Amid the increase in COVID-19 cases, the World Health organization has announced new and updated recommendation for vaccinations. The new guideline has mentioned very specifically about the category of the people who are most at risk and who absolutely require to get vaccinated.
As per the guideline, children and adolescents are not at risk and might not need another dosage. Infants between the age of 6 and 12 months should get a booster dose after their last vaccine because they are at risk.
Aims And Objectives
Considering the high-level population immunity in the world due to vaccination and infections, the global health body said that there aim was to focus efforts on vaccinating those facing the greatest threat of severe disease and death from COVID-19.
It falls upon the respective countries to decide whether or not they should make it mandatory to vaccinate low risk groups like adolescents and children who are healthy. The aim is to also continue vaccinating this group on other important vaccines that they routinely require for their health and well-being and not fall short of this due to COVID vaccination.
Guidelines For Different Groups
The High Priority Group: The high priority group essentially includes younger adults with co-morbidities that is essentially people suffering from chronic conditions like heart diseases or diabetes, older adults, people suffering from immunocompromising conditions (e.g. people living with HIV and transplant recipients), children between 6 months and 12 months, frontline health workers and of course pregnant women.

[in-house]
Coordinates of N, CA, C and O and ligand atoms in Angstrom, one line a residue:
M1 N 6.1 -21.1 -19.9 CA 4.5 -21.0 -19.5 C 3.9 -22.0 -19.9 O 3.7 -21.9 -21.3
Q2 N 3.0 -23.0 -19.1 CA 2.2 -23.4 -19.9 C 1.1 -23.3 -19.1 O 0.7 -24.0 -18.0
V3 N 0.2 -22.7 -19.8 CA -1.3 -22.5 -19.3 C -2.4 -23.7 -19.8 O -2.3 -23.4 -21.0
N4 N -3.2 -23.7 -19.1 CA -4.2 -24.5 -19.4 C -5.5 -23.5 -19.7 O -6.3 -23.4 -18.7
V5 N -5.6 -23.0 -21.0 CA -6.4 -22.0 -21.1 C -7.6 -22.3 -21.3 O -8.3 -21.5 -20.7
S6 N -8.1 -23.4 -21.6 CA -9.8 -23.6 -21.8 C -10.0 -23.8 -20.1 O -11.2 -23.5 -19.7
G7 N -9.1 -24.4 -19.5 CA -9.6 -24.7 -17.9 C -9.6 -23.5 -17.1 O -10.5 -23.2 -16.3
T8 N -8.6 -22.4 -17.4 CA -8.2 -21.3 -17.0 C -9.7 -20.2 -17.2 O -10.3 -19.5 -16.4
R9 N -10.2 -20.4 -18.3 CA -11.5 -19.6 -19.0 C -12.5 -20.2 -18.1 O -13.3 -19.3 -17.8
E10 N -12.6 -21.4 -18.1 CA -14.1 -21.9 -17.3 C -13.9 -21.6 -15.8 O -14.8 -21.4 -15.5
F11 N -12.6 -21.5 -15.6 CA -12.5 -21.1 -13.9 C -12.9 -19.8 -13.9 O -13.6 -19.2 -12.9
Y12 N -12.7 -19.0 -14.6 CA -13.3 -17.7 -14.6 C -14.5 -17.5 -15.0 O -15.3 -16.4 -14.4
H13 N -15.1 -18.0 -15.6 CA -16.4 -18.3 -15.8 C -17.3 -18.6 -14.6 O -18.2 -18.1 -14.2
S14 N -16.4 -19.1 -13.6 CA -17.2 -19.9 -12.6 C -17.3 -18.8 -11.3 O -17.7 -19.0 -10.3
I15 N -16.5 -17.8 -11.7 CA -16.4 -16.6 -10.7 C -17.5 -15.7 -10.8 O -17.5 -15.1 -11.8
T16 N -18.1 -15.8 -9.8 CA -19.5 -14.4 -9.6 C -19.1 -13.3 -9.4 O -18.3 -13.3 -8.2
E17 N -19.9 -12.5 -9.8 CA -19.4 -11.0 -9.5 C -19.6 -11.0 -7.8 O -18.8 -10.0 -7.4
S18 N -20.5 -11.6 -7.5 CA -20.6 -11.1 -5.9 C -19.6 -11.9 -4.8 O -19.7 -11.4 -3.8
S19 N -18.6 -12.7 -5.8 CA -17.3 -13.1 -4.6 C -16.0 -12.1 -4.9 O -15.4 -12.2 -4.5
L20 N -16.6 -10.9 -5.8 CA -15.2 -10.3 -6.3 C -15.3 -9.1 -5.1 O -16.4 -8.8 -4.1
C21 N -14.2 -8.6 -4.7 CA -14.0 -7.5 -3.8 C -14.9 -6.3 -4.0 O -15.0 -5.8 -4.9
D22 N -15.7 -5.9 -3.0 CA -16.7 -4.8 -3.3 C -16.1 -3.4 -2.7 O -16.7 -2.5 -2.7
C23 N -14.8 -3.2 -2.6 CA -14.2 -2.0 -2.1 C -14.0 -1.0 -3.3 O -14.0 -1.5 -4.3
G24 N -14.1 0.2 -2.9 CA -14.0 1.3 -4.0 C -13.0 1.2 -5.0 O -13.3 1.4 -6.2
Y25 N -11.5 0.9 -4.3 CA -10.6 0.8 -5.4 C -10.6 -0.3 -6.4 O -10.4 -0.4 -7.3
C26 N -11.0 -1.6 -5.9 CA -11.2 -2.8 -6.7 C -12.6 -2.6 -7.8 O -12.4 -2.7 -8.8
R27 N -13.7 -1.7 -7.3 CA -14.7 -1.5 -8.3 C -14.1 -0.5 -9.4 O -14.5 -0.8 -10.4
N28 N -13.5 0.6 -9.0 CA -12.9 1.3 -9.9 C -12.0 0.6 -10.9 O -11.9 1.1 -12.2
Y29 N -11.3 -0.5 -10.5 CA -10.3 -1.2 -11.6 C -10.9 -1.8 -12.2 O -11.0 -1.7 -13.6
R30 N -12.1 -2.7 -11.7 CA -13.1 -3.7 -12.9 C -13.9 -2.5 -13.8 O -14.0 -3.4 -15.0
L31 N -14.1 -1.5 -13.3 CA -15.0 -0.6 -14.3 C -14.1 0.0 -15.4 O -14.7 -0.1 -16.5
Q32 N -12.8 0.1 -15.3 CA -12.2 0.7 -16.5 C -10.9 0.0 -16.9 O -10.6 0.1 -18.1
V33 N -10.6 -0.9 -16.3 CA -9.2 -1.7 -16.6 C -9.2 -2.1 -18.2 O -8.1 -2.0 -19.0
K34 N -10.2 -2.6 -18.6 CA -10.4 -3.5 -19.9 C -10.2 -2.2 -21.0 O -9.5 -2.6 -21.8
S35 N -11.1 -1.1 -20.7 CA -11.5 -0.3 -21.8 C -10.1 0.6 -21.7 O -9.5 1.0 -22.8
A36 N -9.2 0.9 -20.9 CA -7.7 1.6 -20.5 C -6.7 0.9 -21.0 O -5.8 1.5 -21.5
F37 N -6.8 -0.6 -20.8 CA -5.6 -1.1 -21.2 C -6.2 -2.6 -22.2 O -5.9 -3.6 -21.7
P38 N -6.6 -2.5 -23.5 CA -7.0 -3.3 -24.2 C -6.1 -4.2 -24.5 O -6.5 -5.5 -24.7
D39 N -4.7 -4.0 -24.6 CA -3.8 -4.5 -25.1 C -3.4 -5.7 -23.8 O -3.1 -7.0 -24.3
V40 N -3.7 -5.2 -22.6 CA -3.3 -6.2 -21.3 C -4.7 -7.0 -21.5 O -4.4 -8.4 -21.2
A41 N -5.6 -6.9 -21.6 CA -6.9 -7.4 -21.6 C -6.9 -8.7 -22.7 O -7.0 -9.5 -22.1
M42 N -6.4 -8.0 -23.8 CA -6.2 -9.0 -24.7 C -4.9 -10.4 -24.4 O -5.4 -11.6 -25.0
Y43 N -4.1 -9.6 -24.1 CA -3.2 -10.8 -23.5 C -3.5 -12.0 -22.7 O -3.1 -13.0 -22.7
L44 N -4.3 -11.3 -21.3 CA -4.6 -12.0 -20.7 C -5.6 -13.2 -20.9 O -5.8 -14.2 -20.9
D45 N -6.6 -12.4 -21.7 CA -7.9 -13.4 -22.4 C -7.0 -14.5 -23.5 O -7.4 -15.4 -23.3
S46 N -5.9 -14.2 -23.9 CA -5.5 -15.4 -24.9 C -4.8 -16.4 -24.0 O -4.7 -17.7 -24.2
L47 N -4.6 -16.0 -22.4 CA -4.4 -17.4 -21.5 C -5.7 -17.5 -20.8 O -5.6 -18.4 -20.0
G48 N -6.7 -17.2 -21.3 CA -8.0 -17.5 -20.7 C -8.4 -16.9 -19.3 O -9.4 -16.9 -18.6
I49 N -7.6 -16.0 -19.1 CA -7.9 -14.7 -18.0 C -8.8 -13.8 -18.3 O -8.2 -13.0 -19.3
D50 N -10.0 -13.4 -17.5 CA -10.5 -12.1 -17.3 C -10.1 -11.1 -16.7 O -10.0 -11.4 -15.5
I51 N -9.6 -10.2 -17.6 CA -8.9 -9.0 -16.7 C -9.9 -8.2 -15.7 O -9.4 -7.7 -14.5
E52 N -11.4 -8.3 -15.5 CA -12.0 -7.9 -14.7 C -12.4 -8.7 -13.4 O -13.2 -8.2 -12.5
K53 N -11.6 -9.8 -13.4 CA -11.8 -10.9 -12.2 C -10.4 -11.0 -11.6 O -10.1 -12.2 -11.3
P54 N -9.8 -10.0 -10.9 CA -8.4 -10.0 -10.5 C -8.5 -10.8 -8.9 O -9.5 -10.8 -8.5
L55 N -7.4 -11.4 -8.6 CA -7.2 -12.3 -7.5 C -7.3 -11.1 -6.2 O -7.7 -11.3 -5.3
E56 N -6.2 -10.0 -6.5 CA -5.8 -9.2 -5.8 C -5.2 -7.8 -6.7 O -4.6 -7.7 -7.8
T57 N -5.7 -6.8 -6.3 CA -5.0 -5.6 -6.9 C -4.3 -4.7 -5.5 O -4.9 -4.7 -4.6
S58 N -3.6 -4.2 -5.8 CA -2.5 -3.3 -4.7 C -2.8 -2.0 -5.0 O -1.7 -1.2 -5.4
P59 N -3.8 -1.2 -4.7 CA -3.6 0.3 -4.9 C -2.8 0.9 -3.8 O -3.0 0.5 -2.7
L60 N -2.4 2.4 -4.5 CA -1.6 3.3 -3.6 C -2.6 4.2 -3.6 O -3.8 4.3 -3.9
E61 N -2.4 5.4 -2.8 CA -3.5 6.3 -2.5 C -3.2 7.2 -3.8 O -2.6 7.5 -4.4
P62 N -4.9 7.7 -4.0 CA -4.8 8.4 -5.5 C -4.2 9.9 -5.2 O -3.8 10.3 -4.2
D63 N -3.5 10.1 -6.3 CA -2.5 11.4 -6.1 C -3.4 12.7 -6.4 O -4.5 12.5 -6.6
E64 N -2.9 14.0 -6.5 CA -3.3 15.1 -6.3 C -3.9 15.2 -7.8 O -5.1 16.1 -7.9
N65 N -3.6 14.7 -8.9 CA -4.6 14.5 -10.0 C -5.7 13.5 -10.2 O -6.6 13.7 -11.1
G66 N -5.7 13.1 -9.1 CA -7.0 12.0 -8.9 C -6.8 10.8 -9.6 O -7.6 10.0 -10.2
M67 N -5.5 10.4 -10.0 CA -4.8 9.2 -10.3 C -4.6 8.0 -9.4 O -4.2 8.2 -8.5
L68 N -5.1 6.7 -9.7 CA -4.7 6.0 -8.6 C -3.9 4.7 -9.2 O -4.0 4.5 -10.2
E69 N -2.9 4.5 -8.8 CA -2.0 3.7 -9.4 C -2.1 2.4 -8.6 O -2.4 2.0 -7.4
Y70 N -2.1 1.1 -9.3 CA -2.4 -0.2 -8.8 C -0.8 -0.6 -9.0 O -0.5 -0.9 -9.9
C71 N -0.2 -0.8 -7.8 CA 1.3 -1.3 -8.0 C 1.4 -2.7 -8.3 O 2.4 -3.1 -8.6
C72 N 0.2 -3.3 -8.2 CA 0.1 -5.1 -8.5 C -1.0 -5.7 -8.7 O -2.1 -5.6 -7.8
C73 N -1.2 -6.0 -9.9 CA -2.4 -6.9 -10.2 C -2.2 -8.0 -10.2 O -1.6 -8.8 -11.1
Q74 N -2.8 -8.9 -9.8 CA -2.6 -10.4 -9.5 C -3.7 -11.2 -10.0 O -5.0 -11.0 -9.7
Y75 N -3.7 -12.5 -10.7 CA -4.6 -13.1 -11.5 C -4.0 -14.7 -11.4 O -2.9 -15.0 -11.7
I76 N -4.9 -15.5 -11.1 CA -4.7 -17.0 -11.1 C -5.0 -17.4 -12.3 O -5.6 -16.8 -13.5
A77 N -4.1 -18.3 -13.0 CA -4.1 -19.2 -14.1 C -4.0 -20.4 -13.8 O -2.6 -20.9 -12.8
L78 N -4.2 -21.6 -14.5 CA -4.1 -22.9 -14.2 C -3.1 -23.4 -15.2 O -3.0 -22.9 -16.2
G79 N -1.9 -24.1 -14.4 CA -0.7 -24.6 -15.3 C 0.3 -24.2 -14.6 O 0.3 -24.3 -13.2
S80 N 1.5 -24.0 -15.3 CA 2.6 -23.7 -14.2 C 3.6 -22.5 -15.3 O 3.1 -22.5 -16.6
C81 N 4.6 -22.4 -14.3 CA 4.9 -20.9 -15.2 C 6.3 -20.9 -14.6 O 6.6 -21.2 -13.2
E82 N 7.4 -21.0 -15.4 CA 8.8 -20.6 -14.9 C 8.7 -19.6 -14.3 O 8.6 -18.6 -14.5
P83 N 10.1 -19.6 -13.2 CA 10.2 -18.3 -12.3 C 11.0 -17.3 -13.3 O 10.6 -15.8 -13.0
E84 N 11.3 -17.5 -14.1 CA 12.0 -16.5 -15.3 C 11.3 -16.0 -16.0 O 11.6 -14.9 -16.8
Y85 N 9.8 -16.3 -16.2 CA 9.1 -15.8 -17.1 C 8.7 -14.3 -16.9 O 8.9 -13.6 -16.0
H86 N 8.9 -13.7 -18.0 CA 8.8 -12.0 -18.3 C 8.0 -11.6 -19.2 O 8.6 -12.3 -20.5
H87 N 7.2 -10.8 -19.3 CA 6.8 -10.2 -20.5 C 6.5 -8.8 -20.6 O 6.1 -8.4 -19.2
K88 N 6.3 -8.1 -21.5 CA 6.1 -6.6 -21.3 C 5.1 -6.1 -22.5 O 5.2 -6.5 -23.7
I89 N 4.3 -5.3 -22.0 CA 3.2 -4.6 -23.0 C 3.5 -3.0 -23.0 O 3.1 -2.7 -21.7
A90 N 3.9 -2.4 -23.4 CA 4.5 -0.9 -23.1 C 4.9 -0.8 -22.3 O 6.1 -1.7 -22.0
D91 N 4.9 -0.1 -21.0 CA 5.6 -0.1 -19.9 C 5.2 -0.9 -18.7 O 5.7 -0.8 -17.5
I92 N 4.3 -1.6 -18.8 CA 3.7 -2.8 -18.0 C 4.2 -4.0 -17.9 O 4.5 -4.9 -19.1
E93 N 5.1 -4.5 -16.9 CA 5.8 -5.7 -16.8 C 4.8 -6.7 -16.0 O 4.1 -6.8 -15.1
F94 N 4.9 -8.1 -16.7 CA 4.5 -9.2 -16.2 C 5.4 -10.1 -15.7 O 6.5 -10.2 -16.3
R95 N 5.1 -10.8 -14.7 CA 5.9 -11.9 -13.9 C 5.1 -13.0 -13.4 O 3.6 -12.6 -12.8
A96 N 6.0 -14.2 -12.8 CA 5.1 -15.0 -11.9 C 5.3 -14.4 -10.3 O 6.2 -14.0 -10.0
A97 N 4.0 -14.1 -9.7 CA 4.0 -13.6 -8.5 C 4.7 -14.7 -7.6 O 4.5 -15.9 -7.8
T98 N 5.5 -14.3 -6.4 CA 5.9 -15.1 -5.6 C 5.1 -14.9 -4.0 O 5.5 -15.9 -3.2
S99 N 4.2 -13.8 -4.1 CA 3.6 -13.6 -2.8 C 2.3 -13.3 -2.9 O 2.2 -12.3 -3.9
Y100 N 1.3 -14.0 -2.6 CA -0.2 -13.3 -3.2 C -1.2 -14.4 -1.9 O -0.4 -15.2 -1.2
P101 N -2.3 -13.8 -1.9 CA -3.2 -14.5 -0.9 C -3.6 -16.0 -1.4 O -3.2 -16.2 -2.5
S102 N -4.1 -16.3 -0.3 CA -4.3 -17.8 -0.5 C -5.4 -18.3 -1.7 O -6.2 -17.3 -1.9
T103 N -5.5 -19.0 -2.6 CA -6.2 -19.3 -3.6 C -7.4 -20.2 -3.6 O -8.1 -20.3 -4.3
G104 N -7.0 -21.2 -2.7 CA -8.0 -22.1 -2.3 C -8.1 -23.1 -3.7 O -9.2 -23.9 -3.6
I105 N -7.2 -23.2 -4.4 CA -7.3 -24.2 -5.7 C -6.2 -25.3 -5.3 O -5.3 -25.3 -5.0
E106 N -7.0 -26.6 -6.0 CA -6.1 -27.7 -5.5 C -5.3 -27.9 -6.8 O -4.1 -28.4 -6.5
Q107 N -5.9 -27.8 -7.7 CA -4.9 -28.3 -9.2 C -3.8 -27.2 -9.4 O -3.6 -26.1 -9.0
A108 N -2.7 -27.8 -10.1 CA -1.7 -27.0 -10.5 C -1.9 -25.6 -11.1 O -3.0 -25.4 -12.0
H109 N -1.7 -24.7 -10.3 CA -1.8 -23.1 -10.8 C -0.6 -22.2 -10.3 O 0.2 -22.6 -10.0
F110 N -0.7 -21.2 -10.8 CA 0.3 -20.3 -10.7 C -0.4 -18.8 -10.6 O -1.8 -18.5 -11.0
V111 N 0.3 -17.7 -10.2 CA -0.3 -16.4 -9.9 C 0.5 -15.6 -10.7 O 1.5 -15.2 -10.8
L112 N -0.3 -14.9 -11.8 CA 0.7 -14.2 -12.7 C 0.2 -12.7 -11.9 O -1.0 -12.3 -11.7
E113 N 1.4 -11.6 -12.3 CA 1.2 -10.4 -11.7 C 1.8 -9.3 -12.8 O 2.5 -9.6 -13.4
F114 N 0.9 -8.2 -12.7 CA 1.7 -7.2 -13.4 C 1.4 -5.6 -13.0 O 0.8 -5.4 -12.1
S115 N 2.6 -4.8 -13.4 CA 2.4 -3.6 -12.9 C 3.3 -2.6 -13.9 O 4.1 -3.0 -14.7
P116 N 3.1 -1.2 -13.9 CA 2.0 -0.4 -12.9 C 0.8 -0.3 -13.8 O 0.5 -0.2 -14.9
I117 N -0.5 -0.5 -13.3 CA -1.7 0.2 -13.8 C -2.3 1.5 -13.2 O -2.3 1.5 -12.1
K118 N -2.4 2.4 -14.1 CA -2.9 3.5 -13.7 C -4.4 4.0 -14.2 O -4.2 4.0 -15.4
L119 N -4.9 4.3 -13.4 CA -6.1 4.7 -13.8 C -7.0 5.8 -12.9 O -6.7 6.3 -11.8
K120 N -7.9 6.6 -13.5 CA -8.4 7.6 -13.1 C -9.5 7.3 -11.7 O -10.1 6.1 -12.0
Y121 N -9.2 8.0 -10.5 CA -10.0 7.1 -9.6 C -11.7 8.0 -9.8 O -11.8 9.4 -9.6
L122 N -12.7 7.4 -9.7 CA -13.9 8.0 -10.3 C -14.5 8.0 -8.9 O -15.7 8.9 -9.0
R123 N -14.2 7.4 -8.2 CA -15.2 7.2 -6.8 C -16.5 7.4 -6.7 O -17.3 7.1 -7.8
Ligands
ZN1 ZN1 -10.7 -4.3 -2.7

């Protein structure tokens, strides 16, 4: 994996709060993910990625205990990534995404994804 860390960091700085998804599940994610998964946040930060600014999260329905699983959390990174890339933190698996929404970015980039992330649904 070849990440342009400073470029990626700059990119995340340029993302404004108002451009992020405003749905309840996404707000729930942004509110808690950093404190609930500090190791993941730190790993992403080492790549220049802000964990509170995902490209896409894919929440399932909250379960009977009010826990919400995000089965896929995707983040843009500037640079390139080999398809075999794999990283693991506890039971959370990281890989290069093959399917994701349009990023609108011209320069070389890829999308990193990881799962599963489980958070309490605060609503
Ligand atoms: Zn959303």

The Medium Priority Group: The medium priority group includes healthy adults who are under age 50 or 60, these people should be without co-morbidities. and children and adolescents with comorbidities. As per SAGE, primary series and first booster doses for the medium priority group.
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The Low Priority Group: The low priority group includes healthy children and adolescents aged 6 months to 17 years. Primary and booster doses are safe and effective in children and adolescents.
However, considering the low burden of disease, SAGE urges countries considering vaccination of this age group to base their decisions on contextual factors, such as the disease burden, cost effectiveness, and other health or programmatic priorities and opportunity costs.